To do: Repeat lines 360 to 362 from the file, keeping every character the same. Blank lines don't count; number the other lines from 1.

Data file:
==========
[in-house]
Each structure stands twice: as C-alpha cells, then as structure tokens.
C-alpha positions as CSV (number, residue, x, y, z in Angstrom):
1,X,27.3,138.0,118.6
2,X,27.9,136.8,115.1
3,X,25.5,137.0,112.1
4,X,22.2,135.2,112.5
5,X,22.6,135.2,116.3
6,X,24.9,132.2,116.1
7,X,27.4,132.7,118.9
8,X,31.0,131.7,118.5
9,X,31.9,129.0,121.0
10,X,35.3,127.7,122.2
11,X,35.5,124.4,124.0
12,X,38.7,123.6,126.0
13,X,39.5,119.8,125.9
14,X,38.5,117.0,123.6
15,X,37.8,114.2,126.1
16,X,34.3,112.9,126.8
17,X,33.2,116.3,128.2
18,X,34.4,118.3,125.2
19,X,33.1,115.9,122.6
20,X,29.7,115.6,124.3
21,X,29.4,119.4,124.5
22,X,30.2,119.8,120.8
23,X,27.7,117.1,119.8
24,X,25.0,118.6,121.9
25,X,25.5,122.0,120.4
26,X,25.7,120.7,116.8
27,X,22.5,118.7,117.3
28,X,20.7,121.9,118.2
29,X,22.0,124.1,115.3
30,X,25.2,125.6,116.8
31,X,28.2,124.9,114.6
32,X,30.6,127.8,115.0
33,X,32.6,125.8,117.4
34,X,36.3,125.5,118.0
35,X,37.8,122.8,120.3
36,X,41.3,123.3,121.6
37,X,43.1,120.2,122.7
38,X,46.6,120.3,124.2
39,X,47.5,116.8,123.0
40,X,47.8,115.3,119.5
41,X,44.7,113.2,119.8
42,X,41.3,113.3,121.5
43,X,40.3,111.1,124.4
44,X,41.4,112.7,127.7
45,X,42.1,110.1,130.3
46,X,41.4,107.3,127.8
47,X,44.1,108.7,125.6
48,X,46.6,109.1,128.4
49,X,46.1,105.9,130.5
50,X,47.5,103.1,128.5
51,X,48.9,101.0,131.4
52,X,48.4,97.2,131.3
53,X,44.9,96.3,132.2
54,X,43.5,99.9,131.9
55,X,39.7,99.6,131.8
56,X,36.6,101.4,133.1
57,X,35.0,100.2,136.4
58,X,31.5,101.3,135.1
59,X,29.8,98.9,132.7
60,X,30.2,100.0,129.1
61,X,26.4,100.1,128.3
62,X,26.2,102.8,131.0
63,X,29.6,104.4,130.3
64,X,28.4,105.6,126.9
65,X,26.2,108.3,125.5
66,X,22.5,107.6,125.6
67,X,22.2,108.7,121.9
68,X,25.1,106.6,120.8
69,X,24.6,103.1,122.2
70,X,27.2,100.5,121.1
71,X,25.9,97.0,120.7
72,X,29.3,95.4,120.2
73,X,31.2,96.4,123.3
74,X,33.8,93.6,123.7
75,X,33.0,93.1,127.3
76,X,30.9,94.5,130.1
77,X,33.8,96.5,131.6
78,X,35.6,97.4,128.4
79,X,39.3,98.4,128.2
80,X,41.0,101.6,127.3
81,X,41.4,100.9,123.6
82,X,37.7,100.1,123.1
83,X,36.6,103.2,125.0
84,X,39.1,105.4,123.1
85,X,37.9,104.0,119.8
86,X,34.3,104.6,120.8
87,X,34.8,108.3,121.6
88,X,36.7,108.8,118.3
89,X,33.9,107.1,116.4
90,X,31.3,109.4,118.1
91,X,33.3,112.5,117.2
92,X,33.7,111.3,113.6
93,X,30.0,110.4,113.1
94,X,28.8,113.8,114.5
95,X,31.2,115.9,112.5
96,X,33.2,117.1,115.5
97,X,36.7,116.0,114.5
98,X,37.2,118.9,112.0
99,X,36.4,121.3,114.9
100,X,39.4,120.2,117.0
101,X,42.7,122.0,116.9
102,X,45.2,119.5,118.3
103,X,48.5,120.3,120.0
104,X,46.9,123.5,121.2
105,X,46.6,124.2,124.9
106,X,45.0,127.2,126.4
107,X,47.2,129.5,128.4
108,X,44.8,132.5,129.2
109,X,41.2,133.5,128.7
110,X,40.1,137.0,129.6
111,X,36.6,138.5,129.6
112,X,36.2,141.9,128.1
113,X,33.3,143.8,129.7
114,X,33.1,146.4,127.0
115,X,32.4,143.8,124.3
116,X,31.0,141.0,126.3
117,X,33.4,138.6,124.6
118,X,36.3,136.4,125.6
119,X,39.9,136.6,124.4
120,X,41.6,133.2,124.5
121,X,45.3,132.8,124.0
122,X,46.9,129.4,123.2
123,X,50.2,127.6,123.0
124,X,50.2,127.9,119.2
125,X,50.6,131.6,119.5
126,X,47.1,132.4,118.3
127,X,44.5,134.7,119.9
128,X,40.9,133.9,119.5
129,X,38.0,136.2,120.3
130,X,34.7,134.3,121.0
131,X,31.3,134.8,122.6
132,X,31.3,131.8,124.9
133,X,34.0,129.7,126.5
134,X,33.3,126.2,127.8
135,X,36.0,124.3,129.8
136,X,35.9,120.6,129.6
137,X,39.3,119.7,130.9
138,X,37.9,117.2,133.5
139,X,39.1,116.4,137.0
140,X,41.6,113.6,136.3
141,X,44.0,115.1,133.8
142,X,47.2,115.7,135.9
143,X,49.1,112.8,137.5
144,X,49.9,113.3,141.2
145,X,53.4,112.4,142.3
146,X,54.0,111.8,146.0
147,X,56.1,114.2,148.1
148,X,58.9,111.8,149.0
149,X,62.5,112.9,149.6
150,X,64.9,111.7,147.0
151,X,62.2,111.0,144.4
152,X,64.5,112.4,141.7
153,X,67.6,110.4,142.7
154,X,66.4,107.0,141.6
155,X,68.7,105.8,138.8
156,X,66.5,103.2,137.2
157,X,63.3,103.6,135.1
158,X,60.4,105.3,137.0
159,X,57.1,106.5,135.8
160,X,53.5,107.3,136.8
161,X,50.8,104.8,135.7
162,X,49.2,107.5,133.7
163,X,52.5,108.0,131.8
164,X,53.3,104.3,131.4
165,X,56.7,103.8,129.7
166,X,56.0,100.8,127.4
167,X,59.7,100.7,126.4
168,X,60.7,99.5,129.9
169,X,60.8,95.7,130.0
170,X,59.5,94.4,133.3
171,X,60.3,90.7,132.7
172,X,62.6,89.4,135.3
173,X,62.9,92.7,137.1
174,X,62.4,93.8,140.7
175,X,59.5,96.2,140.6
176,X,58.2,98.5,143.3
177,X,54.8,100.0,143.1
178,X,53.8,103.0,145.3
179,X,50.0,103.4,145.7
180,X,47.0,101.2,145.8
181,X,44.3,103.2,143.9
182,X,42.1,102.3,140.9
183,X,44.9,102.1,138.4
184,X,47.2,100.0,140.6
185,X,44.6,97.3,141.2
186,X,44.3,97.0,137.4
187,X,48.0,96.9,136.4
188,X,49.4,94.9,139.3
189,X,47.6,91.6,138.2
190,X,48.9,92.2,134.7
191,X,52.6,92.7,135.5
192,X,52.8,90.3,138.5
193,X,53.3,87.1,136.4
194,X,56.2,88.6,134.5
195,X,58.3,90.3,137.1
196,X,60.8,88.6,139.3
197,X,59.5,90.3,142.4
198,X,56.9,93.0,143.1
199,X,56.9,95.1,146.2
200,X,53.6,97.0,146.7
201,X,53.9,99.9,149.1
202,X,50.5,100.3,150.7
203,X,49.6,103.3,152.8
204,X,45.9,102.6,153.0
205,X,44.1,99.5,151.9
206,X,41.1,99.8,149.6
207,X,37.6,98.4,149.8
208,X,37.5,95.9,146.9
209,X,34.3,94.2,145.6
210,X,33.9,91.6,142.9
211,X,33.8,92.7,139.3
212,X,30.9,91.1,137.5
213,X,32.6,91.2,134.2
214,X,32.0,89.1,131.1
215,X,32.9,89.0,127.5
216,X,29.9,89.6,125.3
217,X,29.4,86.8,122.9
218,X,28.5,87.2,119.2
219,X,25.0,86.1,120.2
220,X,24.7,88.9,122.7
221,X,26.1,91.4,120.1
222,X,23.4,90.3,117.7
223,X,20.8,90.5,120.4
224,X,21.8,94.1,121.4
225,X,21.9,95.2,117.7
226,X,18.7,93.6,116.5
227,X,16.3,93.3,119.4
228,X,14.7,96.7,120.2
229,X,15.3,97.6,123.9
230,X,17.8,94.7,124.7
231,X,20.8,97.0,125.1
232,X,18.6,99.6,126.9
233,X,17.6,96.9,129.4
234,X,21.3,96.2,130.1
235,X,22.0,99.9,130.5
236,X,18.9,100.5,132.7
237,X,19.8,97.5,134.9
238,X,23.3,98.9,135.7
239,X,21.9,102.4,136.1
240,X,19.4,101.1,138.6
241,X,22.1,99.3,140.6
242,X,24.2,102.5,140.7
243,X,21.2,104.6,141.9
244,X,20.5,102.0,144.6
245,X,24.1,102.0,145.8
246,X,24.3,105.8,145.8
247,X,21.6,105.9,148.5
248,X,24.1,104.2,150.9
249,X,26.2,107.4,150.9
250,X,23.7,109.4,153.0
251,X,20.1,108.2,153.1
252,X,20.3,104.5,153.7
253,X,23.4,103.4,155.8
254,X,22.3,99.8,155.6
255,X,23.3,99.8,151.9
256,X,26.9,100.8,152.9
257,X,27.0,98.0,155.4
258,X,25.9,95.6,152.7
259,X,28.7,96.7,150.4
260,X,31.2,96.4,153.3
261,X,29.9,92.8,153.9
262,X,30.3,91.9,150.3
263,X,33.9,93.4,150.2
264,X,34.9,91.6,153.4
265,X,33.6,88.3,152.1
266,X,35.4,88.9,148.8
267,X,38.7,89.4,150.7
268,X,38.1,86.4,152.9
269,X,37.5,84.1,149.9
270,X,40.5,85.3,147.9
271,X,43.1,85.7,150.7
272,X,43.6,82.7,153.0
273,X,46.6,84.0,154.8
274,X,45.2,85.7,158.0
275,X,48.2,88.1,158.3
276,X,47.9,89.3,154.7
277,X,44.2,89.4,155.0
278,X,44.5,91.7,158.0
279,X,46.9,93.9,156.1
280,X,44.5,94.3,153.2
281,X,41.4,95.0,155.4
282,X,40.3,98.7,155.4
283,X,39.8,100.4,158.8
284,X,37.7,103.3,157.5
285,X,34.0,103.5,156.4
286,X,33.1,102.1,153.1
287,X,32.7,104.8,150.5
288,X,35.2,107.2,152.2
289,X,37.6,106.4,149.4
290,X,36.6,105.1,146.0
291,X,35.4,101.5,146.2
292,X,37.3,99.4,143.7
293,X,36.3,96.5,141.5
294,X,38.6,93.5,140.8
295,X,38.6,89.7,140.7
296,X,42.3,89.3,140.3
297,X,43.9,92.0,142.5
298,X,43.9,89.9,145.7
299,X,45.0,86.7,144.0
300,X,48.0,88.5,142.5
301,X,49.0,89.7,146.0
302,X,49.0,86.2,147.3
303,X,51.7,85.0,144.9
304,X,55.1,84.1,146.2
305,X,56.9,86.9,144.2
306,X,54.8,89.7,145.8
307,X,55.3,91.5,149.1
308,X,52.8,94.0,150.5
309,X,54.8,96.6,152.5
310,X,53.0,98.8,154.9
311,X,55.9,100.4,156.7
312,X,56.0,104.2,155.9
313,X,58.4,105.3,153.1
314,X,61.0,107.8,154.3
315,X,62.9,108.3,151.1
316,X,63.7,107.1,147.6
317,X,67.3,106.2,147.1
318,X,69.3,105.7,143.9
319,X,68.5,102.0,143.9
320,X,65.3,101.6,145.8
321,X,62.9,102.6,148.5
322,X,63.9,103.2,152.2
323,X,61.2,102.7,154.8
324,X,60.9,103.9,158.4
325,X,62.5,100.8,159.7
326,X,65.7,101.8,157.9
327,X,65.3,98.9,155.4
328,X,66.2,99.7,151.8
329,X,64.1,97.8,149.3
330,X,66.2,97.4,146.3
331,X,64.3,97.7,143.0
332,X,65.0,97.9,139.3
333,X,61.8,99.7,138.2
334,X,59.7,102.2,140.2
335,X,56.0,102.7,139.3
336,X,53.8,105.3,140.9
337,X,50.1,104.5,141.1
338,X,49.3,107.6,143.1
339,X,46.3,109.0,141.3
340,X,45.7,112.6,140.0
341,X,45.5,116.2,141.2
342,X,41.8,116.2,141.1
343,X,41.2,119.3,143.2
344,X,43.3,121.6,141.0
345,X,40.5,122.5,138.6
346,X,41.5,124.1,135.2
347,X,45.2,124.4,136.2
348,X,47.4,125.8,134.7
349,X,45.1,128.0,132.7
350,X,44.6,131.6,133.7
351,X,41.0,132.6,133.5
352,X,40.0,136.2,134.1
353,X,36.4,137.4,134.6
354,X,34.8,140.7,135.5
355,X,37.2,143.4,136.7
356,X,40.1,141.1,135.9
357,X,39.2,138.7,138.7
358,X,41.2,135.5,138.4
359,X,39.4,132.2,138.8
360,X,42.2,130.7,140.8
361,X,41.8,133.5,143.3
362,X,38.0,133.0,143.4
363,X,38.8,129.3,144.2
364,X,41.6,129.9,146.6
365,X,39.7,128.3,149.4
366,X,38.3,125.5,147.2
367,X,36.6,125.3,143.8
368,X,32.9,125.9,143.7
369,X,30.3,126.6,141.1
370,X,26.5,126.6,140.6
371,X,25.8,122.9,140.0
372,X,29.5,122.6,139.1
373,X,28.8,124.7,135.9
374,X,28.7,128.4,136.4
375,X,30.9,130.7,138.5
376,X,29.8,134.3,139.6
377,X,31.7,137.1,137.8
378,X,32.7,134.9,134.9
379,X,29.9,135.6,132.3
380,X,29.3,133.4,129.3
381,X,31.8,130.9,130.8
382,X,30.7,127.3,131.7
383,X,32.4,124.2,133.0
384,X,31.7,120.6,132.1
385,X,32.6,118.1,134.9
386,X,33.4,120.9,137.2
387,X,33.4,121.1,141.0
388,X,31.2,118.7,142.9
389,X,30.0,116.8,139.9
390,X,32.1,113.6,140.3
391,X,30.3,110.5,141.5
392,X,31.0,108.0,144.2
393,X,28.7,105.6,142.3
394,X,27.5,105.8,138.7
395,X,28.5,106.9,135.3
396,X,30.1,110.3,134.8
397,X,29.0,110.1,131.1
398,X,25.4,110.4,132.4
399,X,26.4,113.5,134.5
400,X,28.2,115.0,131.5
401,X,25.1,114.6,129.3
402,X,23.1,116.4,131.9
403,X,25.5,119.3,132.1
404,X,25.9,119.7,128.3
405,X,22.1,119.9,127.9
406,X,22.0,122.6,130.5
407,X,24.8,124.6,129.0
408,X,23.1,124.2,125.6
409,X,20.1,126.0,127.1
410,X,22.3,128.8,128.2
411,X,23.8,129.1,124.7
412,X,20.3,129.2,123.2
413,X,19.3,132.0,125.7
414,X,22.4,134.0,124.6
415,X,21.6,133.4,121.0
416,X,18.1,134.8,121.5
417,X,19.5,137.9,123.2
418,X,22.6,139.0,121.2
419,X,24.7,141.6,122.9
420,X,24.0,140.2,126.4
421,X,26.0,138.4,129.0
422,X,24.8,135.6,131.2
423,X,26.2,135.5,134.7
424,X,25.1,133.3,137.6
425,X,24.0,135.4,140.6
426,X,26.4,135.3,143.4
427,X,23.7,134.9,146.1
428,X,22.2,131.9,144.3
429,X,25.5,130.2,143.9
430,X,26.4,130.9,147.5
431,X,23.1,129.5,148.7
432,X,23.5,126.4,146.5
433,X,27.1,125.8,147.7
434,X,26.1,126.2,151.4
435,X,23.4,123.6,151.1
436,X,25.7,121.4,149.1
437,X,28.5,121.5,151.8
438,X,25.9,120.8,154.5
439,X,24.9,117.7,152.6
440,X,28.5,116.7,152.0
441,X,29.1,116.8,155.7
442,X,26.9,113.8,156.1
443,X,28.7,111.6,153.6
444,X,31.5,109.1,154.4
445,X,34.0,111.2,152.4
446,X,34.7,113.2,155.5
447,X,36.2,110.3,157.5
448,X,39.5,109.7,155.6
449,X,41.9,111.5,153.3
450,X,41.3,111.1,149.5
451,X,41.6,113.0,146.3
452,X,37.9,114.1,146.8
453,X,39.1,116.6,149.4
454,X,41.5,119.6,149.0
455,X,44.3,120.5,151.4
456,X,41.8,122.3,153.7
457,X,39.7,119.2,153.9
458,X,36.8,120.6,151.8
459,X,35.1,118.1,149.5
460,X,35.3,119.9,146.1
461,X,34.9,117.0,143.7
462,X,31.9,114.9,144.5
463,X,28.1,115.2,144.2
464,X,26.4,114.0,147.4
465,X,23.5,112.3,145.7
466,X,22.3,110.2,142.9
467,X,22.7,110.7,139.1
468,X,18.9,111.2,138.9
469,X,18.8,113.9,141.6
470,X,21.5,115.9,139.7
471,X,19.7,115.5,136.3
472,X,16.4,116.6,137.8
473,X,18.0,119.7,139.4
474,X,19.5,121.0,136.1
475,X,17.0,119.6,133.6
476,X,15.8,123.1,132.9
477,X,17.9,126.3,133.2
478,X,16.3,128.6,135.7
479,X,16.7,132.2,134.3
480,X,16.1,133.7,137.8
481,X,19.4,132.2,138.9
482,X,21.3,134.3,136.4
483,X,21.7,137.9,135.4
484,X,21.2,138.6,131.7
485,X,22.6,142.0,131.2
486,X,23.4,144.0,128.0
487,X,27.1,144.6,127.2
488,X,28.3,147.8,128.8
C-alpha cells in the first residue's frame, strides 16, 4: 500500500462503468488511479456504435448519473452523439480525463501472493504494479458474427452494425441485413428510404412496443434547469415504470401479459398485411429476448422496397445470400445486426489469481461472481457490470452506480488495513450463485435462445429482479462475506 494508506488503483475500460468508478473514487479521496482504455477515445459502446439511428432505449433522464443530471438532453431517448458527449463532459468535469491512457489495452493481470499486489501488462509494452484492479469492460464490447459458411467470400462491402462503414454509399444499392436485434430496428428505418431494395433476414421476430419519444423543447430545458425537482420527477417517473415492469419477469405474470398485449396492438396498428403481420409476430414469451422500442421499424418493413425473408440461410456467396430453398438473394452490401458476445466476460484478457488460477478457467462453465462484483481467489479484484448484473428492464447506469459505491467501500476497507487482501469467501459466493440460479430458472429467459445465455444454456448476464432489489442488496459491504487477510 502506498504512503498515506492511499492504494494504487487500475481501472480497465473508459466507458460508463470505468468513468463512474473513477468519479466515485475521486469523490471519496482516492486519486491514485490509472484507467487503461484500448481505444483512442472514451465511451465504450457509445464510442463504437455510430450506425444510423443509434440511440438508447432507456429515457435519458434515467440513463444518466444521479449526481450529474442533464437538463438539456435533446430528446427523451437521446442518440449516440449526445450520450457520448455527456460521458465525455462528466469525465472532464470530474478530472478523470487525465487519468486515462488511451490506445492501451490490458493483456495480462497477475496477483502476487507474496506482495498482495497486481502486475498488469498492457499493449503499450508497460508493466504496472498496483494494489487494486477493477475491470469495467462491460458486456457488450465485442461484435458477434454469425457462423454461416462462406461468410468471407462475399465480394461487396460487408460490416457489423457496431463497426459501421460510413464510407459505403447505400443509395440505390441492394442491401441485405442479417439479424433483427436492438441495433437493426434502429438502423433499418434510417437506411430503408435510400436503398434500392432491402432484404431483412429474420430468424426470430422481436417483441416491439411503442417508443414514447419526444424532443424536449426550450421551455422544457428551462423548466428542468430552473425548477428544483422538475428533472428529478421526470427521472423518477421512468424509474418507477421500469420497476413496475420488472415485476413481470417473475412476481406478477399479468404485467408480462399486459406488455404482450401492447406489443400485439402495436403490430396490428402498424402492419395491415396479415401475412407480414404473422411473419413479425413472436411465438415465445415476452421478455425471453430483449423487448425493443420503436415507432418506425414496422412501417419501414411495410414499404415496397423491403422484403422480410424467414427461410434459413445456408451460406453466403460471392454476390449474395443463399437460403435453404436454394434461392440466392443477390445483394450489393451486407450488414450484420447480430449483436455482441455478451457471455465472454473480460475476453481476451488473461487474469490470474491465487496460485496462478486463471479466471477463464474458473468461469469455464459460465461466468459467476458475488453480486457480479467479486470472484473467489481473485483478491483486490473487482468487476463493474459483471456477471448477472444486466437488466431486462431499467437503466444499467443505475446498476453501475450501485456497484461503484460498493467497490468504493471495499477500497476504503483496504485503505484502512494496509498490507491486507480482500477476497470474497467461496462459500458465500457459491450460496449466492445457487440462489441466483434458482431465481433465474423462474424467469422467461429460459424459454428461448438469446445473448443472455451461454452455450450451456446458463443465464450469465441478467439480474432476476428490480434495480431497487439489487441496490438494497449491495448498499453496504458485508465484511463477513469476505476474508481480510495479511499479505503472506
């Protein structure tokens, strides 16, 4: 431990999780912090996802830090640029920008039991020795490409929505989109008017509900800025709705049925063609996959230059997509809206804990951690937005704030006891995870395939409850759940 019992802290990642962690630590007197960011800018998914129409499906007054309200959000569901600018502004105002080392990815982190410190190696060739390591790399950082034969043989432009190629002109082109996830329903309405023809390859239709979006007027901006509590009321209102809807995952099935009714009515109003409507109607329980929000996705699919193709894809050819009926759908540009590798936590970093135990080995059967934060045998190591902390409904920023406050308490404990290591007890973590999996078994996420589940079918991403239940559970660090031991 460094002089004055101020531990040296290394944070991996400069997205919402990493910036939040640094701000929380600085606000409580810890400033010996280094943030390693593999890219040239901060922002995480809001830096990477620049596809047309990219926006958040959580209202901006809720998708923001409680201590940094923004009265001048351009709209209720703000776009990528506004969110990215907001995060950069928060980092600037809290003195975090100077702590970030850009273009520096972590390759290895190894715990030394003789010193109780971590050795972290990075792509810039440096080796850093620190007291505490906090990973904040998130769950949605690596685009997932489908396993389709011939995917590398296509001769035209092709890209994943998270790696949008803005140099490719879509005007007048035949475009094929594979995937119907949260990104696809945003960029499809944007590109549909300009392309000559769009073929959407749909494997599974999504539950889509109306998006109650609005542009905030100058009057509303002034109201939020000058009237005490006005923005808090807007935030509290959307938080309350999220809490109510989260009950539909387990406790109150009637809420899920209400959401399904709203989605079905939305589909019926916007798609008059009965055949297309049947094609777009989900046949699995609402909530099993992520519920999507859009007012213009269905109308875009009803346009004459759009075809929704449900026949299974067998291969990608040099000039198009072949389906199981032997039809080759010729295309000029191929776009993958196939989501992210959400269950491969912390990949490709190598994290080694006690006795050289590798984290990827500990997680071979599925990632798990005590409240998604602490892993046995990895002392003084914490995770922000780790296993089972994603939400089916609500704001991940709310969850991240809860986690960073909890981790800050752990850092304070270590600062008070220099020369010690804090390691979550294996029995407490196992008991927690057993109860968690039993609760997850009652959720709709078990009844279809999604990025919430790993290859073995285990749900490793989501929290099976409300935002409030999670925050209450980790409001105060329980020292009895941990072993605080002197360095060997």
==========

357,X,39.2,138.7,138.7
358,X,41.2,135.5,138.4
359,X,39.4,132.2,138.8